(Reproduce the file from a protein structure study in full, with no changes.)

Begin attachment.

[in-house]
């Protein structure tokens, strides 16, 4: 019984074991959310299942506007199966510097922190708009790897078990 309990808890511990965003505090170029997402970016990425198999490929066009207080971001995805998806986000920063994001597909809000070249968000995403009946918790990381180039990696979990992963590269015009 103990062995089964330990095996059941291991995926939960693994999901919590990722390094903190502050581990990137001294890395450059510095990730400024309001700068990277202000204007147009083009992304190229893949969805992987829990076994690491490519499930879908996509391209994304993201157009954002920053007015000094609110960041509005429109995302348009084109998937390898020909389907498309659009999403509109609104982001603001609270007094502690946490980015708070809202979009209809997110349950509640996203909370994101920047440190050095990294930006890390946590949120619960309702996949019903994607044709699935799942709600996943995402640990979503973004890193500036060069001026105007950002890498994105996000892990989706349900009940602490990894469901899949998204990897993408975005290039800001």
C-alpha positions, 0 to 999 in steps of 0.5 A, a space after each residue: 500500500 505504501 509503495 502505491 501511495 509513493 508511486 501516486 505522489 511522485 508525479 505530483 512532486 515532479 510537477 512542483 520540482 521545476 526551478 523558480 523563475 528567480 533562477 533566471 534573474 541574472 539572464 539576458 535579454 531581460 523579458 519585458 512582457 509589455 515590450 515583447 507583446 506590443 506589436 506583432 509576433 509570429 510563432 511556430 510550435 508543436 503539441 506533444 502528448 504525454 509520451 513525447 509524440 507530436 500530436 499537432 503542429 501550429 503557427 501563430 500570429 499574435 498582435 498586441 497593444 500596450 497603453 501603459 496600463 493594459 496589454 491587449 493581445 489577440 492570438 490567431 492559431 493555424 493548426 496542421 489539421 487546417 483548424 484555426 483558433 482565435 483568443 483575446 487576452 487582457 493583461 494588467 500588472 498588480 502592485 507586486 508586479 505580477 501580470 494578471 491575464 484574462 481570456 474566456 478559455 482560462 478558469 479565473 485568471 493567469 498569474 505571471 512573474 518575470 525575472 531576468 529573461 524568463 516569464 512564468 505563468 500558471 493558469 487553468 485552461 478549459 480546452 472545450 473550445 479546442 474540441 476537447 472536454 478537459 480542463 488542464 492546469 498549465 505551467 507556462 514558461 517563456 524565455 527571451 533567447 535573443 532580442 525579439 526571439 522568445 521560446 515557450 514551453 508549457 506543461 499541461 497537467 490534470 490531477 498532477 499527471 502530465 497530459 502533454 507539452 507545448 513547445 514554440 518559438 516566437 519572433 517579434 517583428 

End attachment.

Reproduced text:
[in-house]
């Protein structure tokens, strides 16, 4: 019984074991959310299942506007199966510097922190708009790897078990 309990808890511990965003505090170029997402970016990425198999490929066009207080971001995805998806986000920063994001597909809000070249968000995403009946918790990381180039990696979990992963590269015009 103990062995089964330990095996059941291991995926939960693994999901919590990722390094903190502050581990990137001294890395450059510095990730400024309001700068990277202000204007147009083009992304190229893949969805992987829990076994690491490519499930879908996509391209994304993201157009954002920053007015000094609110960041509005429109995302348009084109998937390898020909389907498309659009999403509109609104982001603001609270007094502690946490980015708070809202979009209809997110349950509640996203909370994101920047440190050095990294930006890390946590949120619960309702996949019903994607044709699935799942709600996943995402640990979503973004890193500036060069001026105007950002890498994105996000892990989706349900009940602490990894469901899949998204990897993408975005290039800001």
C-alpha positions, 0 to 999 in steps of 0.5 A, a space after each residue: 500500500 505504501 509503495 502505491 501511495 509513493 508511486 501516486 505522489 511522485 508525479 505530483 512532486 515532479 510537477 512542483 520540482 521545476 526551478 523558480 523563475 528567480 533562477 533566471 534573474 541574472 539572464 539576458 535579454 531581460 523579458 519585458 512582457 509589455 515590450 515583447 507583446 506590443 506589436 506583432 509576433 509570429 510563432 511556430 510550435 508543436 503539441 506533444 502528448 504525454 509520451 513525447 509524440 507530436 500530436 499537432 503542429 501550429 503557427 501563430 500570429 499574435 498582435 498586441 497593444 500596450 497603453 501603459 496600463 493594459 496589454 491587449 493581445 489577440 492570438 490567431 492559431 493555424 493548426 496542421 489539421 487546417 483548424 484555426 483558433 482565435 483568443 483575446 487576452 487582457 493583461 494588467 500588472 498588480 502592485 507586486 508586479 505580477 501580470 494578471 491575464 484574462 481570456 474566456 478559455 482560462 478558469 479565473 485568471 493567469 498569474 505571471 512573474 518575470 525575472 531576468 529573461 524568463 516569464 512564468 505563468 500558471 493558469 487553468 485552461 478549459 480546452 472545450 473550445 479546442 474540441 476537447 472536454 478537459 480542463 488542464 492546469 498549465 505551467 507556462 514558461 517563456 524565455 527571451 533567447 535573443 532580442 525579439 526571439 522568445 521560446 515557450 514551453 508549457 506543461 499541461 497537467 490534470 490531477 498532477 499527471 502530465 497530459 502533454 507539452 507545448 513547445 514554440 518559438 516566437 519572433 517579434 517583428 